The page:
4. Both CB research and external research show that dual enrollment aligned with a 2-year institution is less useful or productive for a student than either AP, IB, or even DE aligned with a 4-year institution. We know that DE is challenging some AP courses and programs around the country, but the research shows that it is not a better choice where student performance and learning are concerned. Rarely are students who pass a DE course with any particular letter-grade able to perform at the same standards established at that letter-grade level in the same college course (or on the AP exam). When it comes to “getting the credit” this isn’t very helpful, but if schools and districts consider what provides better long-term results for students, then the choice should be clear.
5. The Literature course/exam is not built around any possible text from any possible time period. The course/exam is built around literature in English written since the early modern period. It focuses on texts of “merit” that display literary complexity. All exam items are vetted through field-testing for their performance, ability to fit into the time constraints of the exam, and the viability of the prompts (in the essays) relative to what is written by college students taking the college course. The best preparation teachers can provide is to teach their students to read and write with an appreciation for the nuances and complexities of a text regardless of its time period or form.
6. I am not aware of any research that doing more practice exams or drilling past exam questions regularly will necessarily improve student performance. Yes, students must be aware of, and prepared for, the formatting and constraints of the exams, but focusing on released passages and prompts does not necessarily make students better reader or writers, nor does it necessarily prepare them for the wide-open possibilities of the exam.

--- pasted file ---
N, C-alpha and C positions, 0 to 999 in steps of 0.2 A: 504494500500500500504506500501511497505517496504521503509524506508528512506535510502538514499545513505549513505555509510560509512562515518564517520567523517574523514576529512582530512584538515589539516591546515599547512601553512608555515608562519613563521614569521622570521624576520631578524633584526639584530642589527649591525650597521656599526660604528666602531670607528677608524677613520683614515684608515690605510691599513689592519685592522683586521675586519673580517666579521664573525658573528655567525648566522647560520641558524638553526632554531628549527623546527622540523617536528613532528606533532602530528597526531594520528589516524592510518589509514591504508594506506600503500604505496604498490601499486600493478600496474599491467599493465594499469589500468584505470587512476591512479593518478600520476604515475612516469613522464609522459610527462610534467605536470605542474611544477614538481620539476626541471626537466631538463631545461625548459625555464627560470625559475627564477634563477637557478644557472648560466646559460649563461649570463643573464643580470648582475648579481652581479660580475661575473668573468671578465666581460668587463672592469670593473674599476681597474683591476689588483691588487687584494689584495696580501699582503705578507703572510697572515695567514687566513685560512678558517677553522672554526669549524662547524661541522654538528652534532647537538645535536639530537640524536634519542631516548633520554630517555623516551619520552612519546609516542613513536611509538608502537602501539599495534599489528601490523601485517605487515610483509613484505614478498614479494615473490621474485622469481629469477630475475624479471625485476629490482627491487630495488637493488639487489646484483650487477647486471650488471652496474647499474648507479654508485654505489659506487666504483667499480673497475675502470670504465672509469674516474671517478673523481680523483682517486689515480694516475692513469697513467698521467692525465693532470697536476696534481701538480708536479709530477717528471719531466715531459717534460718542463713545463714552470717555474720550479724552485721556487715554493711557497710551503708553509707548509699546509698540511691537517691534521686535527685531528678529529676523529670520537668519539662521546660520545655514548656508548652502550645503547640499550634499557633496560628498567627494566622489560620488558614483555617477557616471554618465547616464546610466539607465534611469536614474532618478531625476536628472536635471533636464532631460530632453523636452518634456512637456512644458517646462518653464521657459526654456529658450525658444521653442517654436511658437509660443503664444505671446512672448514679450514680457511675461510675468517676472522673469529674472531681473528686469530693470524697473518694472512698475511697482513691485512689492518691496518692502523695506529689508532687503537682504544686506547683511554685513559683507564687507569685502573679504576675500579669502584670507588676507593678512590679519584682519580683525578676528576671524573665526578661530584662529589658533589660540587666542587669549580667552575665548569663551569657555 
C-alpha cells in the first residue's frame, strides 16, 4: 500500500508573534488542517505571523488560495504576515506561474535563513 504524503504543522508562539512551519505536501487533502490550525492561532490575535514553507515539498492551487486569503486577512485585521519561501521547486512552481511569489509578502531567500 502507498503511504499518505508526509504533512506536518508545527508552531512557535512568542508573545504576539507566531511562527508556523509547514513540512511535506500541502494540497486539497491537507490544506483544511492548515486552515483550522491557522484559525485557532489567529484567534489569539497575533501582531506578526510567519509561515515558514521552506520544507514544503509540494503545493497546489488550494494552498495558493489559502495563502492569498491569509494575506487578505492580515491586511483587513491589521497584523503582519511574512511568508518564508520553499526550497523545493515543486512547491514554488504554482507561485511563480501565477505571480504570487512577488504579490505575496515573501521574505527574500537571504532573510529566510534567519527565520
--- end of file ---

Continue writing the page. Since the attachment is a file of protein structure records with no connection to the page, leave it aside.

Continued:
7. All of this said, we at the College Board are concerned with the decline in the number of students meeting the standards for 3, 4, and 5 on the English Literature exam. Though neither the standards nor the exams have been altered to increase difficulty, we still see students not performing as well as they have in the past. We are continuing to do some focus groups and surveys to determine what sort of support we may be able to offer teachers to help improve these performances. We hope to have some things to release within the next year or two.
8. We hope to begin giving teachers more specific learning-objective and/or skill-level feedback on the exams. Currently we are developing and testing some things that will allow for this. The impetus being that teachers can make more focused, local-level course revisions based on the performance of their previous class.
Feel free to leave comments which will be passed on to Brandon Abdon at College Board as well as Brian Sztabnik and Jodi Rice who serve as College Board advisors.